Lombardy is one of the twenty administrative regions of Italy.
It is situated in the northwest of the country – and is bordered on the north by Switzerland and by the Italian regioni of Emilia-Romagna (south), Trentino–Alto Adige and Veneto (east), and Piedmont (west).
Lombardy has an area of about 23,900 square kilometres (9,200 square miles) and about 10.2 million inhabitants – it has the largest population of any Italian region, and is the fourth-largest region of Italy.
The region is divided physically into three parts from north to south — a mountainous Alpine and pre-Alpine zone – a zone of gently undulating foothills – and a zone of alluvial plains sloping gently to the Po River in the south.
The Alpine division reaches a height of 4,049 metres (13,284 feet) in the Bernina. The foothill zone is partly composed of morainic material and contains a number of scenic lakes. The regione is drained southward by many rivers, all of them tributaries of the Po, including the Ticino, the Adda, and the Oglio, with its affluents the Mella and Chiese, and the Mincio.The regione abounds in lakes and contains all or part of Lakes Garda (Italy’s largest lake).
Milan is the capital of Lombardy, and the second-most populous city in Italy after Rome. The city has been recognized as one of the world’s four fashion capitals thanks to several international events and fairs, including Milan Fashion Week and the Milan Furniture Fair, which are currently among the world’s biggest in terms of revenue, visitors and growth.
The word “Lombardy” comes from Lombard, which in turn is derived from Late Latin Longobardus, Langobardus (“a Lombard”), derived from the Proto-Germanic elements *langaz + *bardaz – equivalent to long beard.
It is thought from the archaeological findings of ceramics, arrows, axes, and carved stones that the area of current Lombardy has been settled at least since the 2nd millennium BC.
In the 5th Century BC, Lombardy was inhabited by the Celtic peoples but was soon conquered by the Romans two centuries later, where it also became part of the Cisalpine Gaul (A Roman Province).
This new province became an important location for the Romans, who founded the cities of Milano, Cremona, Como, Brescia, Lodi, Pavia, in their conquest for Europe.
With Lombardy’s position at the base of the Italian Alps, it gave an important strategic location. Just like how Milan is Lombardy’s capital today, it was also once the capital of the entire Western Roman Empire.
The region suffered heavily in the barbarian invasions that ended the western Roman Empire, and from 568 to 774 AD it was the centre of the kingdom of the Lombards, a Germanic people who gave their name
to the region. If you take a look at Northern Italy today, there are actually many small remnants of German culture. For instance, many cuisines from Northern Italy feature pork, butter, and incredibly similar types of stuffed pasta, same as many Länder in Germany (and Austria as well).
For the next few years, the area would grow and split up into small, but wealthy cities. These city-states would then join together as a ‘league’ to put an end to the actions of the Holy Roman Empire.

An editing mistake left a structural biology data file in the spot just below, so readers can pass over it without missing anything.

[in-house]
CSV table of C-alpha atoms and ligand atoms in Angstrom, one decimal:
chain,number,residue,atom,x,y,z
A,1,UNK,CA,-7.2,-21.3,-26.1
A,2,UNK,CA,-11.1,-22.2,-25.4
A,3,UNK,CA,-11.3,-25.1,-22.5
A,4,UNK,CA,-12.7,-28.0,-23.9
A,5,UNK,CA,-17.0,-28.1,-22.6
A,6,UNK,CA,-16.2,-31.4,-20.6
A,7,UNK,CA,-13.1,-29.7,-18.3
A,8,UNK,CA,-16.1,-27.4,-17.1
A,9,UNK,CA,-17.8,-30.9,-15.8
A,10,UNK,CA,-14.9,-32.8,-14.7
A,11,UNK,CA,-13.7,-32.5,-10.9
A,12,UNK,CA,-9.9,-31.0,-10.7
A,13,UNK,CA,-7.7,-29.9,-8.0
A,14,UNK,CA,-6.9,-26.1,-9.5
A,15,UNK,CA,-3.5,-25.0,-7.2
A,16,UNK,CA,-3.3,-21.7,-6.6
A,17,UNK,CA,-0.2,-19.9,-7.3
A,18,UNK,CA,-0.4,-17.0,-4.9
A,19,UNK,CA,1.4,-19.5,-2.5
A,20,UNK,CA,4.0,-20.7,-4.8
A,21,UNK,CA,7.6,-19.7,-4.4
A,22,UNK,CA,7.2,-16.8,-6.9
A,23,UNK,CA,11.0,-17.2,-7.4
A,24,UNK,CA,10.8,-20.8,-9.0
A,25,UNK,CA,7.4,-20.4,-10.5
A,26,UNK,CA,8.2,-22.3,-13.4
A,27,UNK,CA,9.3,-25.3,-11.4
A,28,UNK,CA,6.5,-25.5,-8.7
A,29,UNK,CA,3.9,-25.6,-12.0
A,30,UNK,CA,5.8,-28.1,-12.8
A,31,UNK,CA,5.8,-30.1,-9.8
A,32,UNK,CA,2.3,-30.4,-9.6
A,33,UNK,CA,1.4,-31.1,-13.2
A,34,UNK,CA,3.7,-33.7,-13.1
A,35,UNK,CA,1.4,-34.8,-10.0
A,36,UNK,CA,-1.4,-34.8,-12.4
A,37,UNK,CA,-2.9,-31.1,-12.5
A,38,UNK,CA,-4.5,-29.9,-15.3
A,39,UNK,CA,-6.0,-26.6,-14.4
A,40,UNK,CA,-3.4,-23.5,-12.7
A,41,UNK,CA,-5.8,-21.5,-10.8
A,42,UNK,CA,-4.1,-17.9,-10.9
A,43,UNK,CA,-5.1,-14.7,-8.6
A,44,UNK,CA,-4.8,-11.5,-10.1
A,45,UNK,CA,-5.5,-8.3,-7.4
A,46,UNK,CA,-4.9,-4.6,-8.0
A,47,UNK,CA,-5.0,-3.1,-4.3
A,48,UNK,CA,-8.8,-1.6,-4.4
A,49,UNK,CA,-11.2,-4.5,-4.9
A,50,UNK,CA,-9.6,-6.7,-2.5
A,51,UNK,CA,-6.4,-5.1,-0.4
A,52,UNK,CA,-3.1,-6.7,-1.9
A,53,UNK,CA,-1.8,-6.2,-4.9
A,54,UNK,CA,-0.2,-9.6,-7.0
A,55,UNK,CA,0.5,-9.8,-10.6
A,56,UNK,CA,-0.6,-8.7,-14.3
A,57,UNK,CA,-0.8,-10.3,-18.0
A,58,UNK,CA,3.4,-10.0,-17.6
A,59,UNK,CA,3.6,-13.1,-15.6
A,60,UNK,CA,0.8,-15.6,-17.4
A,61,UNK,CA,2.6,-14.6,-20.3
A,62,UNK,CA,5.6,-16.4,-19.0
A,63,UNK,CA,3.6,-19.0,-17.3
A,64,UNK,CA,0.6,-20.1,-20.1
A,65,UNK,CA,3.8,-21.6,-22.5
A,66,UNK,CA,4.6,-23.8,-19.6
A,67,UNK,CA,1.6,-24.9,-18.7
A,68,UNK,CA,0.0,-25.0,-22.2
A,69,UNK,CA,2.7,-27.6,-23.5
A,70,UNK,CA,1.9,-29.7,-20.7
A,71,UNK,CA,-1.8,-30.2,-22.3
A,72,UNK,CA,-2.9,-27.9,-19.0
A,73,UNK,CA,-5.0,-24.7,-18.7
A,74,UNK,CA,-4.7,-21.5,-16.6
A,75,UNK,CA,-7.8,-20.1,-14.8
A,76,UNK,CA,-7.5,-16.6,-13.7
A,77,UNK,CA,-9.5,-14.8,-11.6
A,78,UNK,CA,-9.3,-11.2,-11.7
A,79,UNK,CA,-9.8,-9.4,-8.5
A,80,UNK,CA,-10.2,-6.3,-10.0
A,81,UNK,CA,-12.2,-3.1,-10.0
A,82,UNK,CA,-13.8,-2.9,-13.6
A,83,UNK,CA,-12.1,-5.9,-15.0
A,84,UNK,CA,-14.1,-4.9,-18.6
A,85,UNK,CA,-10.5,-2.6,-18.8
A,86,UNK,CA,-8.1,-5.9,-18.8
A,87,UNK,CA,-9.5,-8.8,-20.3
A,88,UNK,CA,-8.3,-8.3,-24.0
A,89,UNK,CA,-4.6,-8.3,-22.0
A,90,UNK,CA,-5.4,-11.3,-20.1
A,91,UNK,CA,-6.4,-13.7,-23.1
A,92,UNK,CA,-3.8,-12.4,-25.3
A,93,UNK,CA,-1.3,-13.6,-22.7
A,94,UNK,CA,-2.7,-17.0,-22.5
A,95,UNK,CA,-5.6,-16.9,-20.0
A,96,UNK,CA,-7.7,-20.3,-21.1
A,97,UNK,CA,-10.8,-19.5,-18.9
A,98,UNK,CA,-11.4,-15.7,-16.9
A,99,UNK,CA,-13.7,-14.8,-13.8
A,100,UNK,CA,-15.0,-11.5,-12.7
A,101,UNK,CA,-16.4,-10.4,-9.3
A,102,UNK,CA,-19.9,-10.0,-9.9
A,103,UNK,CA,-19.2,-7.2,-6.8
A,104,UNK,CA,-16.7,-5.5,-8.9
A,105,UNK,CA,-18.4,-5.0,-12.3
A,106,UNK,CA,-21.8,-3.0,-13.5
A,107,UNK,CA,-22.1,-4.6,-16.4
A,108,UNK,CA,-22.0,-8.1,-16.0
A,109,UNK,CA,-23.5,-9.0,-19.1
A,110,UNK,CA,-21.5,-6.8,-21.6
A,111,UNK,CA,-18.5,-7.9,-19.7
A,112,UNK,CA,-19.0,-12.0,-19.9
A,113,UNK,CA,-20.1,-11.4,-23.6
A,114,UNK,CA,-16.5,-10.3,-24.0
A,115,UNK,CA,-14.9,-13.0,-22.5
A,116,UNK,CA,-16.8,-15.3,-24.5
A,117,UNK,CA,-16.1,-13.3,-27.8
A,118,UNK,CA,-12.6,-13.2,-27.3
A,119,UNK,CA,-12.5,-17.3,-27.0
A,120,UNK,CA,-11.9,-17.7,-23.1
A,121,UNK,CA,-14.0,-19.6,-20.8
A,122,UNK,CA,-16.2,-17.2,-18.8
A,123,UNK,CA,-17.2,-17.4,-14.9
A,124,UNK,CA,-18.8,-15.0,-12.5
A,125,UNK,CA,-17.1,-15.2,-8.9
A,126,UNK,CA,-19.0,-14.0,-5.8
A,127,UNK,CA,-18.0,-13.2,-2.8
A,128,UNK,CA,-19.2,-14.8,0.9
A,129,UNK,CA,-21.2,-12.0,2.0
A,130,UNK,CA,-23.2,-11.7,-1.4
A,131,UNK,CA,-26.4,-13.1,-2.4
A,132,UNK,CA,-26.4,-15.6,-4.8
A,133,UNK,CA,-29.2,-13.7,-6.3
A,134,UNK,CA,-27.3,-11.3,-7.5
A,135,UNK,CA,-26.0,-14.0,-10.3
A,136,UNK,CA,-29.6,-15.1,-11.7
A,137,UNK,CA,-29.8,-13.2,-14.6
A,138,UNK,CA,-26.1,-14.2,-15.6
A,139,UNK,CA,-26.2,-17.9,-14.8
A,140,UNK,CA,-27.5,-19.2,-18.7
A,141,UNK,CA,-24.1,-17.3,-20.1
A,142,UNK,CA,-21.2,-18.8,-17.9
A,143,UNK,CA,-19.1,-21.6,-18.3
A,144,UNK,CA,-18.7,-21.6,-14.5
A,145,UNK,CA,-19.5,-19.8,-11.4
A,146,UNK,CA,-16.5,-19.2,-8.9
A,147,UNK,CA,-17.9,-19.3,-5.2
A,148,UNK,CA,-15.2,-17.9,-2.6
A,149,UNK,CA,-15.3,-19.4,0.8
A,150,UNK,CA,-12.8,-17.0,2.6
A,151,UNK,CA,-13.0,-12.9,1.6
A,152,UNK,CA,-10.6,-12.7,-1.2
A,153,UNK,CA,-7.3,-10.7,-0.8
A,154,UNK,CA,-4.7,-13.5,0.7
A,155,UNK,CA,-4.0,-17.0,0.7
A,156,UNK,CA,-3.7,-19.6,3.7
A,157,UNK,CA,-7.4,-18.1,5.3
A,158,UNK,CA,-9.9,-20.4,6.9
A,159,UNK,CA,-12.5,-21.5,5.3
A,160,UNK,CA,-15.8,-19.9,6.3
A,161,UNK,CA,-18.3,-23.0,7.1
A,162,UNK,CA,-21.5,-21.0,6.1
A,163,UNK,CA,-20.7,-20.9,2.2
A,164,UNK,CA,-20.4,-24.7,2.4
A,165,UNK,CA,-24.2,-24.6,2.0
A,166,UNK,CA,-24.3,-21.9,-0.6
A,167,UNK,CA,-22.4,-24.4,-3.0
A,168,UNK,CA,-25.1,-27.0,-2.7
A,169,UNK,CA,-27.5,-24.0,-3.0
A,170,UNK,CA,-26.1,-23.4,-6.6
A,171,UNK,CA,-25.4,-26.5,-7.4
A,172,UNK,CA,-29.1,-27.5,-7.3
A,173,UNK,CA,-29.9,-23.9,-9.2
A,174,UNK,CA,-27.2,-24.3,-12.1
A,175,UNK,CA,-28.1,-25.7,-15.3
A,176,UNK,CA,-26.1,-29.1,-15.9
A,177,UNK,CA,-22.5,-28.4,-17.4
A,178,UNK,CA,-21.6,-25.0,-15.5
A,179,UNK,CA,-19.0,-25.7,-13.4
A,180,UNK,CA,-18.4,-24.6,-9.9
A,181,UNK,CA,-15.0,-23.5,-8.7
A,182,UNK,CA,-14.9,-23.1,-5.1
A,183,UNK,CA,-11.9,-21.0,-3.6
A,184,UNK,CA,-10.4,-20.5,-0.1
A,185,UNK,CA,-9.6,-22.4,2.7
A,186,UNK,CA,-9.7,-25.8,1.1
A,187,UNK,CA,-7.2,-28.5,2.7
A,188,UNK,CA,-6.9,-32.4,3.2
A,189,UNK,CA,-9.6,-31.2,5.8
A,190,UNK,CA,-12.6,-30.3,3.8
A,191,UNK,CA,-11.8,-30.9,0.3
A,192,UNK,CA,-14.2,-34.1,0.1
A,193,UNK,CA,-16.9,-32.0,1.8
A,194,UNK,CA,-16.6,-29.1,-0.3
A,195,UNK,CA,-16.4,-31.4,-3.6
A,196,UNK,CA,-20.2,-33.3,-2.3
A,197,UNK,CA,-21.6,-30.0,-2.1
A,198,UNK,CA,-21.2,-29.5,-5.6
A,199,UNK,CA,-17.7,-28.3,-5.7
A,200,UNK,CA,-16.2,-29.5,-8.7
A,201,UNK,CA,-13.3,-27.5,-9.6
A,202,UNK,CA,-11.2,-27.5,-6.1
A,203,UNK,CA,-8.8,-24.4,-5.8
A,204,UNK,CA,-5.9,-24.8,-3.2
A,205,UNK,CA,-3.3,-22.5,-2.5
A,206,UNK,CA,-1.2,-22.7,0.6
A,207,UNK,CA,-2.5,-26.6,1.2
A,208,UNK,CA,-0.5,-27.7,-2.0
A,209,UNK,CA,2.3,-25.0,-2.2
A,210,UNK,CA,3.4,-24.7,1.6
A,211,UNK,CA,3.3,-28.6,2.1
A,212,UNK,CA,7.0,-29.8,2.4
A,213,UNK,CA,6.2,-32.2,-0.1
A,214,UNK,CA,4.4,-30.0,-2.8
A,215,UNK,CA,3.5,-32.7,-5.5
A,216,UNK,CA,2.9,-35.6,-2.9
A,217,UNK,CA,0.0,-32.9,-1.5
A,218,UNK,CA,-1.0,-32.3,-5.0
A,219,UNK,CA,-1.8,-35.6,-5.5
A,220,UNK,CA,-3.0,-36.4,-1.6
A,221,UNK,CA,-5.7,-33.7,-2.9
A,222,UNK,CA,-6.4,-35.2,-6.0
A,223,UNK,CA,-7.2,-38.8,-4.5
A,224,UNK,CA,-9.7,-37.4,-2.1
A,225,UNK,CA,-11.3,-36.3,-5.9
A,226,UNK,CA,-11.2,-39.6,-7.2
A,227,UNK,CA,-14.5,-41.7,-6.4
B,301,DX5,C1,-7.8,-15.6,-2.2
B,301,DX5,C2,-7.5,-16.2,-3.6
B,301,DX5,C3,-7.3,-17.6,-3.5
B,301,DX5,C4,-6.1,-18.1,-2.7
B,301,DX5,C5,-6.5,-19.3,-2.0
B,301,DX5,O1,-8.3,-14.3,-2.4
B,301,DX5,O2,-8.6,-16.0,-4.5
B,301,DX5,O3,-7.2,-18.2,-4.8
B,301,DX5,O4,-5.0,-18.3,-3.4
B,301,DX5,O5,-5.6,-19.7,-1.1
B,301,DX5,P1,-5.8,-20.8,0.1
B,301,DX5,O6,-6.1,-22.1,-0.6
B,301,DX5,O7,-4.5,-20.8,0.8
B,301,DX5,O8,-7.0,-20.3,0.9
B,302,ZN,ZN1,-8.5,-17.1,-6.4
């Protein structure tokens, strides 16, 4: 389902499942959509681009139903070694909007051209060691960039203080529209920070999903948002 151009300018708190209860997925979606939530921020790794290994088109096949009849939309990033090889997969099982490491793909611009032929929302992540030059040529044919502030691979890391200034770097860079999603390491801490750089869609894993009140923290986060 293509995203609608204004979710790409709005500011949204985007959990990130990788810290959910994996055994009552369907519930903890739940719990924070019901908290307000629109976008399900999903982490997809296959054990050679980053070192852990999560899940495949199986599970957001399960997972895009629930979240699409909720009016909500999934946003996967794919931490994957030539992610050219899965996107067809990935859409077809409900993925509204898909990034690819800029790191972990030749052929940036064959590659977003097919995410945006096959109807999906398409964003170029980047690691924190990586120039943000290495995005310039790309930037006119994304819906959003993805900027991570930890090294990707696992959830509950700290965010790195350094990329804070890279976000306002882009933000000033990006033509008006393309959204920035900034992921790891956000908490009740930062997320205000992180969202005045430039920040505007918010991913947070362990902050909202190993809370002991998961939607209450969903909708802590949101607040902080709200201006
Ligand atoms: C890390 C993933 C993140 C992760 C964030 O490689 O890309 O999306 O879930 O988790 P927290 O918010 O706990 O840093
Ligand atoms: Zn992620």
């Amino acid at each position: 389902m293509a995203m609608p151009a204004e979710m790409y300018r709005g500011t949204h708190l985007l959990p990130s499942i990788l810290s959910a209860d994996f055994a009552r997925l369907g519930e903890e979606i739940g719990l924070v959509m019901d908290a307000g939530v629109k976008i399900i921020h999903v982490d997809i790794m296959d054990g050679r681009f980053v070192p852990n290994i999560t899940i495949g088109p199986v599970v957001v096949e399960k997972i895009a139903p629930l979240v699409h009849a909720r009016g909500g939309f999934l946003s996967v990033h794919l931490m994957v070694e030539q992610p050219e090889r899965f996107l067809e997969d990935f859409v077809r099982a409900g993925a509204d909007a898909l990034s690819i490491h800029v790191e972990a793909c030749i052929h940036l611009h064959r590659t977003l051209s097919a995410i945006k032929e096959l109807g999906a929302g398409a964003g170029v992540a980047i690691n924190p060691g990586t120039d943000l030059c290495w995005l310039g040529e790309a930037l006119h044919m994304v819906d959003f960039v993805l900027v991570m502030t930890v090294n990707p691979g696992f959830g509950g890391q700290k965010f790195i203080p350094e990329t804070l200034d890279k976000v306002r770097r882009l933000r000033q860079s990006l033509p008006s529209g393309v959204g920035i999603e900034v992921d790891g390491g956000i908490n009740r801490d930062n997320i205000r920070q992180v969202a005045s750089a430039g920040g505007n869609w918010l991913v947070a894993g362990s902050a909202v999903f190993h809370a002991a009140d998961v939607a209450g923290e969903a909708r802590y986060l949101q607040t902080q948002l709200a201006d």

Lombardy lost territory to the Swiss, Venetians, and other neighbours in the early 16th century, and in the chaotic wake of the French invasions of Italy.
In 1815, Lombardy was restored to Austria as part of a newly created Lombardo-Venetian kingdom.
In 1859, the country finally merged together as one Italy under the rule of King Victor Emmanuel II. The unification, also known as ‘Risorgimento’, was a political and social movement that consolidated the different states of the Italian peninsula into one single Kingdom of Italy in the 19th century. As there were many different foreign powers taking hold of the region, it motivated Italians to strive for unification.
In Lombardy, there are almost 500 museums and more than one million cultural heritages: among them, the famous Last Supper by Leonardo da Vinci, the medieval Torrazzo in Cremona, that with its 11 meters is the tallest historic bell tower in Italy, and La Scala Theatre [photo below], in Milan, opened in 1778 and among the world’s most famous for opera.
In addition, Lombardy is the Italian region with most UNESCO World Heritage Sites—Italy (tied with China) having the highest number of World Heritage Sites in the world. There are nine UNESCO World Heritage sites wholly or partially located in Lombardy. Some of these comprise several individual objects in different locations. One of the entries has been listed as natural heritage and the others are cultural heritage sites.
The region is also famous for its historical figures such as Virgil, Pliny the Elder, Ambrose, Caravaggio, Claudio Monteverdi, Antonio Stradivari, Cesare Beccaria, Alessandro Volta, Alessandro Manzoni, and popes John XXIII and Paul VI.
The Galleria Vittorio Emanuele II is Italy’s oldest active shopping mall and a major landmark of Milan. Housed within a four-story double arcade in the center of town, the Galleria is named after Victor Emmanuel II, the first king of the Kingdom of Italy. It was designed in 1861 and built by architect Giuseppe Mengoni between 1865 and 1877.
The regional cuisine of Lombardy is heavily based upon ingredients like rice, beef, pork, butter, and lard. Despite being a form of Italian cuisine, Lombard food, even more than other cuisine of Northern Italy, tends to have little in common with Central or Southern Italian styles, in many cases lacking the presence of tomato and olive oil, being more meat-based and buttery. In many aspects, Lombard cuisine has much in common with that of Austria and central Europe in general with dishes such as Milanese scallop, Spätzle and Spezzatino also known as Goulash.